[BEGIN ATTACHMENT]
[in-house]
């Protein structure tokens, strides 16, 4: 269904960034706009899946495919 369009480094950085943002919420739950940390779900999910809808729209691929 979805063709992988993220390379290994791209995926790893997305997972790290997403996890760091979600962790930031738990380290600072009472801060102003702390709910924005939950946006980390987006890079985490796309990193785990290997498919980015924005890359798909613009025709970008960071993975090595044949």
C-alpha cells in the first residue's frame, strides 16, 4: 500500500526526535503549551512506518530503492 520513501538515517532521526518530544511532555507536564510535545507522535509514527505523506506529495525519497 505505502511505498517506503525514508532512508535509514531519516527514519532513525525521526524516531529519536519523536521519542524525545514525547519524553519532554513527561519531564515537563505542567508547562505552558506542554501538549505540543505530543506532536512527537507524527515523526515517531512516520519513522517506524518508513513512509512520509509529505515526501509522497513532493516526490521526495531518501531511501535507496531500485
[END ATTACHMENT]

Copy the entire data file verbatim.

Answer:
[in-house]
């Protein structure tokens, strides 16, 4: 269904960034706009899946495919 369009480094950085943002919420739950940390779900999910809808729209691929 979805063709992988993220390379290994791209995926790893997305997972790290997403996890760091979600962790930031738990380290600072009472801060102003702390709910924005939950946006980390987006890079985490796309990193785990290997498919980015924005890359798909613009025709970008960071993975090595044949």
C-alpha cells in the first residue's frame, strides 16, 4: 500500500526526535503549551512506518530503492 520513501538515517532521526518530544511532555507536564510535545507522535509514527505523506506529495525519497 505505502511505498517506503525514508532512508535509514531519516527514519532513525525521526524516531529519536519523536521519542524525545514525547519524553519532554513527561519531564515537563505542567508547562505552558506542554501538549505540543505530543506532536512527537507524527515523526515517531512516520519513522517506524518508513513512509512520509509529505515526501509522497513532493516526490521526495531518501531511501535507496531500485